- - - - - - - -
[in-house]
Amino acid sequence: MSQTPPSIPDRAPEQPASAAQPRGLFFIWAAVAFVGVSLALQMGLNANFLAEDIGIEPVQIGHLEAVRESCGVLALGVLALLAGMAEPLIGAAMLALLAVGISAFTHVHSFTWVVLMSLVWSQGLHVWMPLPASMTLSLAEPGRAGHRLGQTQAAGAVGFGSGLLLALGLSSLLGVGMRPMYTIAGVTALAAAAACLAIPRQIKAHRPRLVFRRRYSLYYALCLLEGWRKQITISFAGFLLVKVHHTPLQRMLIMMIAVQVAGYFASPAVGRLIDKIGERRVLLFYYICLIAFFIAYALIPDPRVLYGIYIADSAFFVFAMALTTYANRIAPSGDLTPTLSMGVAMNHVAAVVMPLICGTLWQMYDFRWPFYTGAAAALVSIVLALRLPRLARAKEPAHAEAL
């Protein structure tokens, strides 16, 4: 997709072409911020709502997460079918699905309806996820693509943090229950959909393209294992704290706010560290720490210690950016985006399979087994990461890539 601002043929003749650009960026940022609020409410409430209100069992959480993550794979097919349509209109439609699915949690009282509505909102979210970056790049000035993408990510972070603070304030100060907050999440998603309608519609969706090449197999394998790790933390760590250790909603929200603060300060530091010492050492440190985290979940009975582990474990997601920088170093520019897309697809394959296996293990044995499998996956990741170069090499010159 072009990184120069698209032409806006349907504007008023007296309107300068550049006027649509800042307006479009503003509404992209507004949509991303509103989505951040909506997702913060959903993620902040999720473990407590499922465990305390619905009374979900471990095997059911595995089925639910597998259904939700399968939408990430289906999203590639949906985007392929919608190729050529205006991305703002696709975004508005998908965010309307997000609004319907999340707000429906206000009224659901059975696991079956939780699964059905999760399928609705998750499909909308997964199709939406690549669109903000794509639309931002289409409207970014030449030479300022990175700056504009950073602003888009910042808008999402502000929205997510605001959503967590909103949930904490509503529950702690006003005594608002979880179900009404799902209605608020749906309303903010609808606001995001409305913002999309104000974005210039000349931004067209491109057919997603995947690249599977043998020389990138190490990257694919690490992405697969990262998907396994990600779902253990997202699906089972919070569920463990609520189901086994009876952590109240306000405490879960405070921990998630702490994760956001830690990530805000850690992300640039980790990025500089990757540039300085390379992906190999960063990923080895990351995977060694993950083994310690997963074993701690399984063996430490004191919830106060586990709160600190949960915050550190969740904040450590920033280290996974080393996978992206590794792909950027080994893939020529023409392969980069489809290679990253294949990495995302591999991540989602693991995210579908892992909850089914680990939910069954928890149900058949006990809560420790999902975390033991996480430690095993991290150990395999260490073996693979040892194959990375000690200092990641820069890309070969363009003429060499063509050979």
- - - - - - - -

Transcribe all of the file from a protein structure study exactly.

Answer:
[in-house]
Amino acid sequence: MSQTPPSIPDRAPEQPASAAQPRGLFFIWAAVAFVGVSLALQMGLNANFLAEDIGIEPVQIGHLEAVRESCGVLALGVLALLAGMAEPLIGAAMLALLAVGISAFTHVHSFTWVVLMSLVWSQGLHVWMPLPASMTLSLAEPGRAGHRLGQTQAAGAVGFGSGLLLALGLSSLLGVGMRPMYTIAGVTALAAAAACLAIPRQIKAHRPRLVFRRRYSLYYALCLLEGWRKQITISFAGFLLVKVHHTPLQRMLIMMIAVQVAGYFASPAVGRLIDKIGERRVLLFYYICLIAFFIAYALIPDPRVLYGIYIADSAFFVFAMALTTYANRIAPSGDLTPTLSMGVAMNHVAAVVMPLICGTLWQMYDFRWPFYTGAAAALVSIVLALRLPRLARAKEPAHAEAL
């Protein structure tokens, strides 16, 4: 997709072409911020709502997460079918699905309806996820693509943090229950959909393209294992704290706010560290720490210690950016985006399979087994990461890539 601002043929003749650009960026940022609020409410409430209100069992959480993550794979097919349509209109439609699915949690009282509505909102979210970056790049000035993408990510972070603070304030100060907050999440998603309608519609969706090449197999394998790790933390760590250790909603929200603060300060530091010492050492440190985290979940009975582990474990997601920088170093520019897309697809394959296996293990044995499998996956990741170069090499010159 072009990184120069698209032409806006349907504007008023007296309107300068550049006027649509800042307006479009503003509404992209507004949509991303509103989505951040909506997702913060959903993620902040999720473990407590499922465990305390619905009374979900471990095997059911595995089925639910597998259904939700399968939408990430289906999203590639949906985007392929919608190729050529205006991305703002696709975004508005998908965010309307997000609004319907999340707000429906206000009224659901059975696991079956939780699964059905999760399928609705998750499909909308997964199709939406690549669109903000794509639309931002289409409207970014030449030479300022990175700056504009950073602003888009910042808008999402502000929205997510605001959503967590909103949930904490509503529950702690006003005594608002979880179900009404799902209605608020749906309303903010609808606001995001409305913002999309104000974005210039000349931004067209491109057919997603995947690249599977043998020389990138190490990257694919690490992405697969990262998907396994990600779902253990997202699906089972919070569920463990609520189901086994009876952590109240306000405490879960405070921990998630702490994760956001830690990530805000850690992300640039980790990025500089990757540039300085390379992906190999960063990923080895990351995977060694993950083994310690997963074993701690399984063996430490004191919830106060586990709160600190949960915050550190969740904040450590920033280290996974080393996978992206590794792909950027080994893939020529023409392969980069489809290679990253294949990495995302591999991540989602693991995210579908892992909850089914680990939910069954928890149900058949006990809560420790999902975390033991996480430690095993991290150990395999260490073996693979040892194959990375000690200092990641820069890309070969363009003429060499063509050979």